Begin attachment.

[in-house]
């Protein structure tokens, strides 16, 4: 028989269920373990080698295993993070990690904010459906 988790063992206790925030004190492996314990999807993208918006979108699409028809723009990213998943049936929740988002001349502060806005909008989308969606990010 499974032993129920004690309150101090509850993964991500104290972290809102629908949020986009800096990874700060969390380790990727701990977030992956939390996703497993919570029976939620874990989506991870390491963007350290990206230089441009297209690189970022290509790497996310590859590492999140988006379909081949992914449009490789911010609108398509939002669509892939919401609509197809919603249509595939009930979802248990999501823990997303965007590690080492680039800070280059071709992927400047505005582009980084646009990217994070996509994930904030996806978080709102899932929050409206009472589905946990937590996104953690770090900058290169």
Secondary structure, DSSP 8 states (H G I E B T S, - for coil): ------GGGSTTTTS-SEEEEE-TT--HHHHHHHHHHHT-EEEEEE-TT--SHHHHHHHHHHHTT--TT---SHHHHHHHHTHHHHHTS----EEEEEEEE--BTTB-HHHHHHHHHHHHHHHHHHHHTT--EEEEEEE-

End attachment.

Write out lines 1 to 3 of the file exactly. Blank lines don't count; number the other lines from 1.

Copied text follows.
[in-house]
């Protein structure tokens, strides 16, 4: 028989269920373990080698295993993070990690904010459906 988790063992206790925030004190492996314990999807993208918006979108699409028809723009990213998943049936929740988002001349502060806005909008989308969606990010 499974032993129920004690309150101090509850993964991500104290972290809102629908949020986009800096990874700060969390380790990727701990977030992956939390996703497993919570029976939620874990989506991870390491963007350290990206230089441009297209690189970022290509790497996310590859590492999140988006379909081949992914449009490789911010609108398509939002669509892939919401609509197809919603249509595939009930979802248990999501823990997303965007590690080492680039800070280059071709992927400047505005582009980084646009990217994070996509994930904030996806978080709102899932929050409206009472589905946990937590996104953690770090900058290169």
Secondary structure, DSSP 8 states (H G I E B T S, - for coil): ------GGGSTTTTS-SEEEEE-TT--HHHHHHHHHHHT-EEEEEE-TT--SHHHHHHHHHHHTT--TT---SHHHHHHHHTHHHHHTS----EEEEEEEE--BTTB-HHHHHHHHHHHHHHHHHHHHTT--EEEEEEE-